Gilbert pours love and compassion upon her frightened self, and she does it generously, in buckets—buckets full of self-love to wash away all the doubts and fears.

Especially now, during quarantine, I’ve often felt lonelier and more isolated than ever. The loneliness feeling doesn’t only creep in when I am alone, it is often stronger when I am surrounded by people who I don’t feel connected to (or when I feel that someone doesn’t understand me or I just don’t belong in a group).

If we don’t learn how to belong to ourselves, we will never feel like we truly belong to anyone.

Here’s a quote by Brené Brown to spice up the mix of compassion we can offer ourselves:

“True belonging is the spiritual practice of believing in and belonging to yourself so deeply that you can share your most authentic self with the world and find sacredness in both being a part of something and standing alone in the wilderness.”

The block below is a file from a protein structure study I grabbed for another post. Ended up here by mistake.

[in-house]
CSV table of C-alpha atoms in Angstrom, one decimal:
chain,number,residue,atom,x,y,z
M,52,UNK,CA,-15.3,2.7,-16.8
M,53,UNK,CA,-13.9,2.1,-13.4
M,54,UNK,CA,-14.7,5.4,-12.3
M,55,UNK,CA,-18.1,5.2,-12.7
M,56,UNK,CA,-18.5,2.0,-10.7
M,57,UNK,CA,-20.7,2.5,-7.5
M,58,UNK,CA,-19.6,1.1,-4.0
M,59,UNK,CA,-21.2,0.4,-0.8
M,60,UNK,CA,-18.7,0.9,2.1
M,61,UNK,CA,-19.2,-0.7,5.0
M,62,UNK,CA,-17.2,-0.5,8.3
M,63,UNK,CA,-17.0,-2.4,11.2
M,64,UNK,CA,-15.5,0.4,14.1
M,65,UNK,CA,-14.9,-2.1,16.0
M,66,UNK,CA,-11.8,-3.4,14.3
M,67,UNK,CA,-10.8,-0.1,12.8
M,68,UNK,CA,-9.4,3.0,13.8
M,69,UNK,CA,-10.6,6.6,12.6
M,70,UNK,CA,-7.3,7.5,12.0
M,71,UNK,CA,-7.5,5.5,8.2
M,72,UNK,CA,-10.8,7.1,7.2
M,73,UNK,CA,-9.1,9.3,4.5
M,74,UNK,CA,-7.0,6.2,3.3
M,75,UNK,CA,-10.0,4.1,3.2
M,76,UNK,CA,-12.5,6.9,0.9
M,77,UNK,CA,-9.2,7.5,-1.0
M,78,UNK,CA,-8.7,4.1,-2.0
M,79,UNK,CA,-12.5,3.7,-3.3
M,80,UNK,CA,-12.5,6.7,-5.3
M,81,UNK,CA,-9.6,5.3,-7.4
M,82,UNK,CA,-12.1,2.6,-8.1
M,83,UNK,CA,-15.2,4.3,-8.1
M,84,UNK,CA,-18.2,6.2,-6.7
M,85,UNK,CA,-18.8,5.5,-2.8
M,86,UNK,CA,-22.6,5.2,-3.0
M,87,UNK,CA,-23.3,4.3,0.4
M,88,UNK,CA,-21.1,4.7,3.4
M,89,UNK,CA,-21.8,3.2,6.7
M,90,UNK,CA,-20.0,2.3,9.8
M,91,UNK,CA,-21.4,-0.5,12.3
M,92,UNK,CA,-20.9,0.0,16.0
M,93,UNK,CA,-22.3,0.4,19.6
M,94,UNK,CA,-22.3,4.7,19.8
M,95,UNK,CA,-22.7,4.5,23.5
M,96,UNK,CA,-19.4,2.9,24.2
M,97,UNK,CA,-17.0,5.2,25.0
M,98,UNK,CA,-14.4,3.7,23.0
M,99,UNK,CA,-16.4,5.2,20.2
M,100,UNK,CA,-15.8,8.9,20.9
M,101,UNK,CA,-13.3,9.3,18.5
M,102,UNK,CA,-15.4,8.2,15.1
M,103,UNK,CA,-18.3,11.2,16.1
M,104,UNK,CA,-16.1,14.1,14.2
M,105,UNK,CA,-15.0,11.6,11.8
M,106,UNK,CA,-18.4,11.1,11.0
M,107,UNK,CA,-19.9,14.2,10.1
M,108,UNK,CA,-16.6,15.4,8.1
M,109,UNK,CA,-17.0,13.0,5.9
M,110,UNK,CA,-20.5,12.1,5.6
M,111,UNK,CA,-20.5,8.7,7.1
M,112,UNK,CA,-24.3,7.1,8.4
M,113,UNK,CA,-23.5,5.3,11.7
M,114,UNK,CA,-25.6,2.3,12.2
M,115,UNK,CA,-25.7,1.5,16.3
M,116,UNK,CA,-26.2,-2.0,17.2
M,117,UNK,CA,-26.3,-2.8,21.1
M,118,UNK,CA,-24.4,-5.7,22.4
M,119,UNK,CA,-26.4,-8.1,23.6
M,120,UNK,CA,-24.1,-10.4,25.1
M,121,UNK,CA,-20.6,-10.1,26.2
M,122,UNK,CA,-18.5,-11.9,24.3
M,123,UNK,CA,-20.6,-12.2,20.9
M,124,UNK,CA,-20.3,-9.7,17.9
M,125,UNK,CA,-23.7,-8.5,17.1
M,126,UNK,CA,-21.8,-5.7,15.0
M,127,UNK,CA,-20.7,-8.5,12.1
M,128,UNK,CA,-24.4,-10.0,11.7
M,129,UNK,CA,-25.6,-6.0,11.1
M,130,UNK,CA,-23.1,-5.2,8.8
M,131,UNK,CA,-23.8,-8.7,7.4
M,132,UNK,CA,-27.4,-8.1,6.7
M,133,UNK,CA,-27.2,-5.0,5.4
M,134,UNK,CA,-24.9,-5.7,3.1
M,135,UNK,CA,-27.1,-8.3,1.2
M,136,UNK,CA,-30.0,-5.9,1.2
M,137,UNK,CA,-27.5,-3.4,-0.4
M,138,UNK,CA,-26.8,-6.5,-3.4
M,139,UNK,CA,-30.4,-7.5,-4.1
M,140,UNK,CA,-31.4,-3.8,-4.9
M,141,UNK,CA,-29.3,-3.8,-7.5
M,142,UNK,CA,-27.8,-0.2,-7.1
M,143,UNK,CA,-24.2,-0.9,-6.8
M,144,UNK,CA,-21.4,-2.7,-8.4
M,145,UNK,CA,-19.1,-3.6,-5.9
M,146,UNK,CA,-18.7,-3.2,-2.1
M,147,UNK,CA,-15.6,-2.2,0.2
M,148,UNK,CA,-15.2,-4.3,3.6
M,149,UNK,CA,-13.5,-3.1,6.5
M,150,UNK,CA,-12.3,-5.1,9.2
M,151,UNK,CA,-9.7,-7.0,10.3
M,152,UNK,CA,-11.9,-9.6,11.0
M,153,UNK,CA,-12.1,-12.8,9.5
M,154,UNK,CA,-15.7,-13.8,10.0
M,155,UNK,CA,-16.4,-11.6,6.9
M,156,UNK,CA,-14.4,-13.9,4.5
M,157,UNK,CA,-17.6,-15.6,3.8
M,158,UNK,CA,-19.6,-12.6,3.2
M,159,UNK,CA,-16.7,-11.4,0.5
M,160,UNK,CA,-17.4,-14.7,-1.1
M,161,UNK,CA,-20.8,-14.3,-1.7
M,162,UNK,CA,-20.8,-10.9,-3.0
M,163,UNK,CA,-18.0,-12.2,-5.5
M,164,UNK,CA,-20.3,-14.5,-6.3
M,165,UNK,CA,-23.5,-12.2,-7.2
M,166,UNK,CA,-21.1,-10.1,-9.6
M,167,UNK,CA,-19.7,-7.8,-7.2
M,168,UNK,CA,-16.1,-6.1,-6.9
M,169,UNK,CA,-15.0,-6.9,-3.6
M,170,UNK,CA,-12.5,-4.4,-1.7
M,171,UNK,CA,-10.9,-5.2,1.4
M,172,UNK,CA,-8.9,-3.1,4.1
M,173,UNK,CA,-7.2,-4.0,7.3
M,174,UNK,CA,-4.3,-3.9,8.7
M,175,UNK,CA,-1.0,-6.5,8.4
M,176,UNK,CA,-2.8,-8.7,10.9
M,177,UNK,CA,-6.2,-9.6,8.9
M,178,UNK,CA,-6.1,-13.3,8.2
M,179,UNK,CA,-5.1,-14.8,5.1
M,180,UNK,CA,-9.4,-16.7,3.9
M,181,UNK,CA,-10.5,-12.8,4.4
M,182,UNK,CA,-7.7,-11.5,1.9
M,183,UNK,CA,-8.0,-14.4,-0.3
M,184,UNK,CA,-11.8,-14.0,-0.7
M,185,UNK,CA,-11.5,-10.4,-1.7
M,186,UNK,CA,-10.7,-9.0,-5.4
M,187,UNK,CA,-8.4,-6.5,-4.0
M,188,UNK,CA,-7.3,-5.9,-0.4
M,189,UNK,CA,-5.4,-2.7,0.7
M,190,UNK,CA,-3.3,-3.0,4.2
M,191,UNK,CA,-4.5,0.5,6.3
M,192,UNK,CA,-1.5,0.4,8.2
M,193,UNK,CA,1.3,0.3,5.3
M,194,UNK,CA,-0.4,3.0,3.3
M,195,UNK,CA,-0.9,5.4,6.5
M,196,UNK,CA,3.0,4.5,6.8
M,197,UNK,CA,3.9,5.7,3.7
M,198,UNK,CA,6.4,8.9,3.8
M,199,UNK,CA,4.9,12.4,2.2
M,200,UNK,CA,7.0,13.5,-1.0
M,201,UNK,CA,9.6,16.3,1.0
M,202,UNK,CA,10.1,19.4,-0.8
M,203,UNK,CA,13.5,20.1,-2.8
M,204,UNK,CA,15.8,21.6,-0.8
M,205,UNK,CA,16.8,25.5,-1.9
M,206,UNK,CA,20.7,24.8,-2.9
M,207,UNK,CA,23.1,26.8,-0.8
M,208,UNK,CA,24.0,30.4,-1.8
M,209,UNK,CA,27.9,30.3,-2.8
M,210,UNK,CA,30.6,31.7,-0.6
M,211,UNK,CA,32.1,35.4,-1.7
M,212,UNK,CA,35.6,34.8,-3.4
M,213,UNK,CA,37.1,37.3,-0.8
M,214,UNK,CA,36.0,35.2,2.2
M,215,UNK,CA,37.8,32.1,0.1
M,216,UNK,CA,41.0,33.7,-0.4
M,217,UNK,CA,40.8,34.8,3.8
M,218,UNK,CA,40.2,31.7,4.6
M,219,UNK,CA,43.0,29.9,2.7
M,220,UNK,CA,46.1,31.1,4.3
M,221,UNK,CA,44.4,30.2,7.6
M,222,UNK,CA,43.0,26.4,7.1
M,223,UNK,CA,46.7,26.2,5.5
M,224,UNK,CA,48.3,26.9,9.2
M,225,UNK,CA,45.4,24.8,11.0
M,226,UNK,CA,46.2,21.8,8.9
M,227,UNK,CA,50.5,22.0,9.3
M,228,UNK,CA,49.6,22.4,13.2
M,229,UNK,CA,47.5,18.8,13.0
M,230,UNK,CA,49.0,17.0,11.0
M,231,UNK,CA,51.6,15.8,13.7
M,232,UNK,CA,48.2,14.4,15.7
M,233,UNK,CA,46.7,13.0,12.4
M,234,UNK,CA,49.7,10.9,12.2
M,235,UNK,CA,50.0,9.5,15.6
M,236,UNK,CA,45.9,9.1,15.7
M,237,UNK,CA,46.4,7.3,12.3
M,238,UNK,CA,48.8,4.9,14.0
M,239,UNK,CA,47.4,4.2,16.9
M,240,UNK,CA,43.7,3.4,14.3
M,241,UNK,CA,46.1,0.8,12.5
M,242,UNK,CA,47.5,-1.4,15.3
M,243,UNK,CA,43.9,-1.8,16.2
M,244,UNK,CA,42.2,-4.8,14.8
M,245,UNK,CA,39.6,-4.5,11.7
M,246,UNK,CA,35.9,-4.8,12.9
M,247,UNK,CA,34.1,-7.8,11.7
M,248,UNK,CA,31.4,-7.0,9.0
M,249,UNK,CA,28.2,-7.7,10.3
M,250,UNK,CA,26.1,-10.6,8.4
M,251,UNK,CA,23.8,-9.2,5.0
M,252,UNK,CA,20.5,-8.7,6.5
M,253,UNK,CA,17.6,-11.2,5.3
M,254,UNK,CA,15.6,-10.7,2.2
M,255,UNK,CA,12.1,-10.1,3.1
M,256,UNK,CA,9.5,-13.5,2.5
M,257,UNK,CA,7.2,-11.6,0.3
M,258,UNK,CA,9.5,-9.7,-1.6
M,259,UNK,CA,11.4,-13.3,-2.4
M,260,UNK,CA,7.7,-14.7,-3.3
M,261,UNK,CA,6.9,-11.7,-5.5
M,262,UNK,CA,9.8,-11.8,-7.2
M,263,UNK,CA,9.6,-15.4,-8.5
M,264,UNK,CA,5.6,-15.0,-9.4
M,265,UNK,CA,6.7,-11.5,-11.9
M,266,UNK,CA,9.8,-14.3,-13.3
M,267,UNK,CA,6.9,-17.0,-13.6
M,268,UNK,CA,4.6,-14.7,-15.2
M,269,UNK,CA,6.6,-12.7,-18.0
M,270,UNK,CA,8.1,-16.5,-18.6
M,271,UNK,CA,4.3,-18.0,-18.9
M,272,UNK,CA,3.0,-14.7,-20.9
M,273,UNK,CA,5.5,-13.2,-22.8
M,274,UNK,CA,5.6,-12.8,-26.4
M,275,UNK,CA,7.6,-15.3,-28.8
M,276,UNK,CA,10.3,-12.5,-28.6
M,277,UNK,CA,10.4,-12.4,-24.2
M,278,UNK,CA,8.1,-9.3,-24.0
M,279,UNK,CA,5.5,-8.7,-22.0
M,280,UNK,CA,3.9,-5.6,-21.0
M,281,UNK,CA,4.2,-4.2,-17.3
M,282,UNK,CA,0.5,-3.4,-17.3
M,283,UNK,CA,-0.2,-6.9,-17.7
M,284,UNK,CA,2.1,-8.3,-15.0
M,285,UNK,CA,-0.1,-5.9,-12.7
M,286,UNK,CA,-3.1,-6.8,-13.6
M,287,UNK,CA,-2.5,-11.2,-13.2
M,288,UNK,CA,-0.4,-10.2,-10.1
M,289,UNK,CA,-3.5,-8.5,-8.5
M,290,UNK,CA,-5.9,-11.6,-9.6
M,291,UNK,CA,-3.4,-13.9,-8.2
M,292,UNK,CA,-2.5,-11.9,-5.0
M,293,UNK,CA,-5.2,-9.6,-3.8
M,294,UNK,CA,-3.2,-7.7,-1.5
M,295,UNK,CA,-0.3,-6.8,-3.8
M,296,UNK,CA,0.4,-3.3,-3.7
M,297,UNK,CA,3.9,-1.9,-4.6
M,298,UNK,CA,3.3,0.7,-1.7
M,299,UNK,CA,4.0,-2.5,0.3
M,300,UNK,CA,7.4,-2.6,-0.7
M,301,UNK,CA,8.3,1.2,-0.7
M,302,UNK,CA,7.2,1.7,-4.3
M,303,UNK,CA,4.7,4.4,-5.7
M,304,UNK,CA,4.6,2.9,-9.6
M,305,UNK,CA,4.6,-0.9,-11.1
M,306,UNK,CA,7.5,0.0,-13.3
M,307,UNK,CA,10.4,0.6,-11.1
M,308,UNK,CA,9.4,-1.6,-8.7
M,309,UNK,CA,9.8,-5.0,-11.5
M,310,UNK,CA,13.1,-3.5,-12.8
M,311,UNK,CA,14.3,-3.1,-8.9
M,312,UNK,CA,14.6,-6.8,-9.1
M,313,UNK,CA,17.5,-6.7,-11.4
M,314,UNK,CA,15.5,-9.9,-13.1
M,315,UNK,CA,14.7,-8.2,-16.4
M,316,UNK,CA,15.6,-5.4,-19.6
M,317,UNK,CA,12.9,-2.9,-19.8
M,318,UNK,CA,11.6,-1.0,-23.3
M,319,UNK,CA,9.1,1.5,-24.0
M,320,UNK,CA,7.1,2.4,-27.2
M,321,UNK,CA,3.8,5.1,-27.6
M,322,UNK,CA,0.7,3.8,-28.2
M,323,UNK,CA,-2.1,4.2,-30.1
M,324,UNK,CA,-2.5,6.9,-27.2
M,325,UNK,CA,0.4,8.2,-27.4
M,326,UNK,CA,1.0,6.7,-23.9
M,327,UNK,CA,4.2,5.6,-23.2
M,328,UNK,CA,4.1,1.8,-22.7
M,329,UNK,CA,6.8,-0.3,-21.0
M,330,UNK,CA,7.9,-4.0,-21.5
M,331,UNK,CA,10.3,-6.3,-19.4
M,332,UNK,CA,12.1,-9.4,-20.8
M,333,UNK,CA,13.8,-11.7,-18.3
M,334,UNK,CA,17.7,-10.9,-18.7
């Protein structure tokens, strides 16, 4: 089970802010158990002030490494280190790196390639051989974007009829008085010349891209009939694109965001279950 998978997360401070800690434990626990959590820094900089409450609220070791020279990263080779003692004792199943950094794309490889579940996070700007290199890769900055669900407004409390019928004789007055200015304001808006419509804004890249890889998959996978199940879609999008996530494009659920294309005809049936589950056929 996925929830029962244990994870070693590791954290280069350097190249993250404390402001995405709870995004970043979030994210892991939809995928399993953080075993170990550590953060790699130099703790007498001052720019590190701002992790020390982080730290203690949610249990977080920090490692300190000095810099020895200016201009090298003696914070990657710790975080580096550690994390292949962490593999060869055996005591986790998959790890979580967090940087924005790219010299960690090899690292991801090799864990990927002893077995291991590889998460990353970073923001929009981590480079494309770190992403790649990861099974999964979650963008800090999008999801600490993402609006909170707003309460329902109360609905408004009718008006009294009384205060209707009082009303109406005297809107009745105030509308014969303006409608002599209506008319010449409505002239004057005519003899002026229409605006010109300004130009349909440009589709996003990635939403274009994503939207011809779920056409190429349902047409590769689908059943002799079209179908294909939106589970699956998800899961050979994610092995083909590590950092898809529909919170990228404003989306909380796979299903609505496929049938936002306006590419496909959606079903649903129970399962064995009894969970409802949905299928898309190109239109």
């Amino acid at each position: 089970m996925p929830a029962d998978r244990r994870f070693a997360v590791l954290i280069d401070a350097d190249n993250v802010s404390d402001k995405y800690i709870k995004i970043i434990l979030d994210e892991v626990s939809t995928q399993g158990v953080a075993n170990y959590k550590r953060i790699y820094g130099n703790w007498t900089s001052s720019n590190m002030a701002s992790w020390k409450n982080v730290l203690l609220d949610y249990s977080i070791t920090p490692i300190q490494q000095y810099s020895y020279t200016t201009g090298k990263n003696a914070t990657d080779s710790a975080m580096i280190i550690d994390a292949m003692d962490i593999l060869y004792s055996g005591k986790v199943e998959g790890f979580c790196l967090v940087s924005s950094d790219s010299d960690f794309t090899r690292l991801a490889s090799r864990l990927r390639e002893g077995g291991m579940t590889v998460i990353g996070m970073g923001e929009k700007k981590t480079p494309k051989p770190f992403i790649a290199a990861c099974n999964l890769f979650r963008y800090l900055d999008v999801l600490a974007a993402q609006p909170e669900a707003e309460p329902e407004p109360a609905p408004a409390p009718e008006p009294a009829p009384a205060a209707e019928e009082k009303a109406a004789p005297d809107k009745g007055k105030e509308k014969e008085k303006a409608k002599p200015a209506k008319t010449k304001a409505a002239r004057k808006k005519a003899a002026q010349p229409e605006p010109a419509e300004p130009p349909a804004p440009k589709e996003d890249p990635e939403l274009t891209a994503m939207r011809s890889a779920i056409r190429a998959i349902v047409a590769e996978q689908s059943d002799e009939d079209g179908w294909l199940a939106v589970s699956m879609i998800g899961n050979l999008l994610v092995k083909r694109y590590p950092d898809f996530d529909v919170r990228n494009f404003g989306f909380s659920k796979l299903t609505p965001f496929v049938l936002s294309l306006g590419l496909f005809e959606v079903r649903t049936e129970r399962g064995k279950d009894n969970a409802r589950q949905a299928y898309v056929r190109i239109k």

So the opposite of loneliness isn’t belonging to a group of friends, being in a romantic relationship, or receiving an insane number of likes and views on social media.

It is not out there.

It is in you.

The cure to the lonely feeling is within you. Isn’t that great news?

It means we don’t need anyone else to feel complete. It brings along responsibility though, as we are responsible for our own happiness.

Let’s be so true to ourselves that belonging to ourselves is enough. Let’s get to know ourselves deeply and spend time alone with ourselves—and maybe take a bubble bath (essential oils are optional, but self-love is essential).

Because how can someone else truly belong to us if we don’t belong to ourselves? We have known ourselves for our entire lifetime, listened to our thundering thoughts, and felt the floating feelings.

If we don’t know how to respond to our own loneliness or fear, how can we expect someone else to do the job?

So how do we respond to loneliness?

I often start with a question like: “Why do I feel lonely?”

Don’t think much about your questions or answers. Go with the flow and ask: “What can I do to feel happier?”

Write the question in your journal or on any piece of paper.